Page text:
“It’s not just the beauty of a building you should look at, its the construction of the foundation that will stand the test of time.” -David Allan Coe
Three reasons not to build a house on permafrost
- Permafrost is unstable ground. No matter how much gravel and insulation you put under your house it is still likely to move as the result of effects of permafrost subsidence.
- Permafrost seems cheaper than good, solid, well drained ground. However, the cost of buying permafrost land is less expensive but the development is expensive over the long term. Septic systems for permafrost soils are expensive and prone to failure.
- Permafrost is a bad investment because in the end the structure you build may not be worth what you put into it, be hard to sell because everyone knows the permafrost is melting, or it might just fail.
Read more about problems building on permafrost and the cost of building on permafrost below…
Permafrost may seem cheap because it costs $2,000-8,000 per acre (paying more than $8,000 per acre for permafrost is generally too much) and with the uncertainty at UAF there is a firesale on cheap land.
Additional costs associated with building on permafrost for best results.
-Typar fabric rolls
-One hundred feet of driveway will cost $2000-3500 if your land is relatively flat and dry.
– 30-40 yards of gravel to make an average large cabin footprint is 16′ x 24′ x 3′ deep will run $8,000-10,000
Even if the additional costs I have outlined to buy and build on permafrost sum less than purchasing better ground then foundation leveling and adjusting costs might be a wake up call. A simple cabin leveling or foundation adjustment in Fairbanks, Alaska will cost $1,800 but can cost upwards of $20,000 – $30,0000. Even after leveling it will likely sink again causing frustration and more money wasted. This scenario is common enough but let’s think about your house now.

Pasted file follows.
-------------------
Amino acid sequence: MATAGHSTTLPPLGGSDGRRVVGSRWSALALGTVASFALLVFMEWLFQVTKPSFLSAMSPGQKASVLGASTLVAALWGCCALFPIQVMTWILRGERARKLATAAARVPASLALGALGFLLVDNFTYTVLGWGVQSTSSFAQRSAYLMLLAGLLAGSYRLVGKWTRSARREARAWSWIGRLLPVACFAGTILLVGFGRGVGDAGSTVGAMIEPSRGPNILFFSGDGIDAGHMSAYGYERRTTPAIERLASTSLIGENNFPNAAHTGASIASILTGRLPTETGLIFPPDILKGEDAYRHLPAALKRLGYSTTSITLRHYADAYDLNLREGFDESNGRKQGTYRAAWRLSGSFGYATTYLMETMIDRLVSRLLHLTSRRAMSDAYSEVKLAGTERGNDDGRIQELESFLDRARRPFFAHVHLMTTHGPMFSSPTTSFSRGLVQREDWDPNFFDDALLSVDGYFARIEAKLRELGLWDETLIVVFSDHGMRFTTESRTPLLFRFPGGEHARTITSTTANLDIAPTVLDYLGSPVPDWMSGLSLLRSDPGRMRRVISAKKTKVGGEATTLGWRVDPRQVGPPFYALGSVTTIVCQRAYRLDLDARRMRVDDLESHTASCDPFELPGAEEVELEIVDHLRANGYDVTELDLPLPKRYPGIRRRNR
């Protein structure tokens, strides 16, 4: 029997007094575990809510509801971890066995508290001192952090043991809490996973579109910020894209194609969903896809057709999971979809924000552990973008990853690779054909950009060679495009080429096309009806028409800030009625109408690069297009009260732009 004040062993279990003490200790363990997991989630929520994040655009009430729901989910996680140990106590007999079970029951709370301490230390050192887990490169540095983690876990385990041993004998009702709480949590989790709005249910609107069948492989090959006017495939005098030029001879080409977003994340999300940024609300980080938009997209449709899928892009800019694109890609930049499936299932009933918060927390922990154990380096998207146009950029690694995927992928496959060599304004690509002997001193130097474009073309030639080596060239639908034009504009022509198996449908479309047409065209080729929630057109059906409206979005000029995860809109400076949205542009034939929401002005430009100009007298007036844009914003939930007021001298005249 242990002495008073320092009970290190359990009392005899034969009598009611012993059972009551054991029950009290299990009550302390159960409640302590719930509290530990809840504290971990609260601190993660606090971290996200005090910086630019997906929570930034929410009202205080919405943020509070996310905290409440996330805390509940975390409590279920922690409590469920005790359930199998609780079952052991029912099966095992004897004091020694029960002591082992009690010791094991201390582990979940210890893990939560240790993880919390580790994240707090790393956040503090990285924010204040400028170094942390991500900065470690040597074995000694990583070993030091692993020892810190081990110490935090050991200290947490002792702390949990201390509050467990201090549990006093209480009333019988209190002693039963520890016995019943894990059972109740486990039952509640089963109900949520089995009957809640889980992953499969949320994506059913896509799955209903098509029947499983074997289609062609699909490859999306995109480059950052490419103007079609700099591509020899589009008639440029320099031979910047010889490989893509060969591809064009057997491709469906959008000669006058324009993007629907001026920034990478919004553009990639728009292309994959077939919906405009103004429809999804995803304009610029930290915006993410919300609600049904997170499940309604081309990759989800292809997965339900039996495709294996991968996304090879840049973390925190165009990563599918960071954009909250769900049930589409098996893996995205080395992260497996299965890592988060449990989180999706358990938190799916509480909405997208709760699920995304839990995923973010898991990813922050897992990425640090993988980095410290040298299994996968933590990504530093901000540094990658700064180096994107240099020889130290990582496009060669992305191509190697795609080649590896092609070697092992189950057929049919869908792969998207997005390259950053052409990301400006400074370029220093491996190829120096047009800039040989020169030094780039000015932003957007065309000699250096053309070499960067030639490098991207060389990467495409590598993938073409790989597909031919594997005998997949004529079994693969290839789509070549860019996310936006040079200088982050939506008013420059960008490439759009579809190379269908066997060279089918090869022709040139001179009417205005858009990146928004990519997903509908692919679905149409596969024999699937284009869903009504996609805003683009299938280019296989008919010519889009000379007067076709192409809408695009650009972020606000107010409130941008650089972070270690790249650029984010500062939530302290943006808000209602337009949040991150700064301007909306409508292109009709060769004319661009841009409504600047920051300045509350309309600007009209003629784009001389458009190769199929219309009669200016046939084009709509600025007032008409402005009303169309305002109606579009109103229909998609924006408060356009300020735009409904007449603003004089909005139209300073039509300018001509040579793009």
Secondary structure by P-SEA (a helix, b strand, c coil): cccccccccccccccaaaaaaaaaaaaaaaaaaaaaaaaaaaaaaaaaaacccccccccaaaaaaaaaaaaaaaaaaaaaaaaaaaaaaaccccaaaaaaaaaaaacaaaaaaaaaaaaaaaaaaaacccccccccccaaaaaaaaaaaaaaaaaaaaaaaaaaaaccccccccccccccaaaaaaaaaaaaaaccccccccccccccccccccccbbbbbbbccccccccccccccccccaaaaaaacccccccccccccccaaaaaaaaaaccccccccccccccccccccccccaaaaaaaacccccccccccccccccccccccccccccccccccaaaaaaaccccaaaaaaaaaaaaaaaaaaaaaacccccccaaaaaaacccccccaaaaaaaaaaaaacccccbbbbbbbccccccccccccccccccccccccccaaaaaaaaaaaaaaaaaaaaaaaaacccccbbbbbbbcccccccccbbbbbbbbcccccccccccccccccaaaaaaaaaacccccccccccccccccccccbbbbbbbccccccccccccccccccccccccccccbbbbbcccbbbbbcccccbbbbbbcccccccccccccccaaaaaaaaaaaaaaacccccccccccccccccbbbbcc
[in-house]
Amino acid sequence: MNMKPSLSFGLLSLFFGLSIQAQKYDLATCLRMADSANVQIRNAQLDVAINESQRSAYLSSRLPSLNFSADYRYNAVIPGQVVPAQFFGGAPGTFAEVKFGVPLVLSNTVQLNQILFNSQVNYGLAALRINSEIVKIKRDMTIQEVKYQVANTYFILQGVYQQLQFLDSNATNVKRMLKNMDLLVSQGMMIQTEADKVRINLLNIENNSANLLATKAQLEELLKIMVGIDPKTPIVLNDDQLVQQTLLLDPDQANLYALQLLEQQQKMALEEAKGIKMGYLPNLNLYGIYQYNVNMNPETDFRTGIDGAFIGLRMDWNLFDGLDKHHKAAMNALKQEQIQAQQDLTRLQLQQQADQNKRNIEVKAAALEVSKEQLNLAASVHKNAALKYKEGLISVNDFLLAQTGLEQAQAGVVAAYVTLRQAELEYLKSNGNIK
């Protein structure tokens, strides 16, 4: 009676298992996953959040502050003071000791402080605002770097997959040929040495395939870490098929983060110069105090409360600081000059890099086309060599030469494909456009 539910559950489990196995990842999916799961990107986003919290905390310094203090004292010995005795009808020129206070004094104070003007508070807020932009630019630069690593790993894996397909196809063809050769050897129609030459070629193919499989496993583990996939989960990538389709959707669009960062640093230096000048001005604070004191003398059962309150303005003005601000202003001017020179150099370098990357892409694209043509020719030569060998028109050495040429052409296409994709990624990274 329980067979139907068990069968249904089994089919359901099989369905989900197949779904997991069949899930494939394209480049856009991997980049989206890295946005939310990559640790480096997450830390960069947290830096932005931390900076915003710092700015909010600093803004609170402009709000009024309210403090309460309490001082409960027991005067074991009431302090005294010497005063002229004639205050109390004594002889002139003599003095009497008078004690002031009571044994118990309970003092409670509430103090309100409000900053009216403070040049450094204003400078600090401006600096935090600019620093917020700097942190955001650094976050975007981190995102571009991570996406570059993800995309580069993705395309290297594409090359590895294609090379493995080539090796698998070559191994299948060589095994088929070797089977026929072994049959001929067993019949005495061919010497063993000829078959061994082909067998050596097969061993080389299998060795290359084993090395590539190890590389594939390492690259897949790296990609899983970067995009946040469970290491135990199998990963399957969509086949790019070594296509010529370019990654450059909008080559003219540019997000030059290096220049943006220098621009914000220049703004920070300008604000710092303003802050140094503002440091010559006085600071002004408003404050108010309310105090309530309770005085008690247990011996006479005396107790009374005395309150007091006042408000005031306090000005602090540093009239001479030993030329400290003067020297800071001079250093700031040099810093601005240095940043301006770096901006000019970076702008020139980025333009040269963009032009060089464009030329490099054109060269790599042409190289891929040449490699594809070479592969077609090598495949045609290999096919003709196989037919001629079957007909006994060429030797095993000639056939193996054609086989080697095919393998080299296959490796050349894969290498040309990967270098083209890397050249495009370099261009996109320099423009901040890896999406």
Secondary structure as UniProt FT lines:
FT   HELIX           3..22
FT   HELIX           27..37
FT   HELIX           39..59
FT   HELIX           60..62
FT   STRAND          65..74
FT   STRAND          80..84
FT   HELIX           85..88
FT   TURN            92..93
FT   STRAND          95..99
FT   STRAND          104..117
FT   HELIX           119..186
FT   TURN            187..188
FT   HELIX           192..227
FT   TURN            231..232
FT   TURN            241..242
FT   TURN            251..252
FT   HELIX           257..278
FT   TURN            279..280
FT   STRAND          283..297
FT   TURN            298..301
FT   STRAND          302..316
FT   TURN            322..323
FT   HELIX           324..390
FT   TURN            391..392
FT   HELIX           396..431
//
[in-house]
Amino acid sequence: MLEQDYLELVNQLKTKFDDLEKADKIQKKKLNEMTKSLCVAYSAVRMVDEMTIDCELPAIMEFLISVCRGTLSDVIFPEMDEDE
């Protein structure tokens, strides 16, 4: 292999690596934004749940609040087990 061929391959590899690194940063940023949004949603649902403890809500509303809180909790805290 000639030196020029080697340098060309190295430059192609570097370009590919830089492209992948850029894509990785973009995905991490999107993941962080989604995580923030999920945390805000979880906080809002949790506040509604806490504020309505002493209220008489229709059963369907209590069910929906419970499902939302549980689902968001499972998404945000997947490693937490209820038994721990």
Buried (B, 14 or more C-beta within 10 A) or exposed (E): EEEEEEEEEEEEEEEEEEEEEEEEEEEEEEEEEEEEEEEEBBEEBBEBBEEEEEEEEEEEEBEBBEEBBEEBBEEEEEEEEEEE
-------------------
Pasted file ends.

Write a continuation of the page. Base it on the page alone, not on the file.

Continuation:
If you are going to roll the dice building a new home on permafrost using a compacted gravel pad here is what will happen. Homes built on permafrost have running water which requires a septic system. There are basically two options for septic systems on permafrost in Fairbanks, Alaska: a mounded system above ground or an engineered water treatment system. Both options are bad. The DEC approved, mounded septic is built to fail. I can honestly say that I never hear about these system unless they have failed. No one has ever said that they work for more than a handful of years and even if it lasted ten years, you are still looking at replacing it at a price tag of $10,000-15,000 X 2 (X 3…..). The engineered water treatment system for a 2-4 occupancy home costs $20,000 and up not including the gravel pad and related preparations (let’s say $1,500). These systems will probably settle at a different rate than your home.
Not only are the expense of the permafrost septic system or it’s replacement things to consider when building on permafrost but it is also the connection to your septic. When the house starts sinking that connection is inevitably going to break under pressure. That connection is always spray foamed. The spray foam needs to be cut away and then pipes re-connected. It’s a mess. Some dude will tell you he’s going to install a “flex” connection but it will only work for an extra day before that connection fails again. Second, as mentioned above, your septic system may sink too or flood so it’s not functional. Read more about septic systems and leach fields here.
Another connection that will fail as your house sinks is your electrical service. Buried lines coming from meter poles often pull out of the service panel. It’s no fun lengthening these lines, it’s not cheap, and it can be avoided. This issue applies to any structure getting power from GVEA that is built on permafrost land.
There is one way of building a home on permafrost that can work.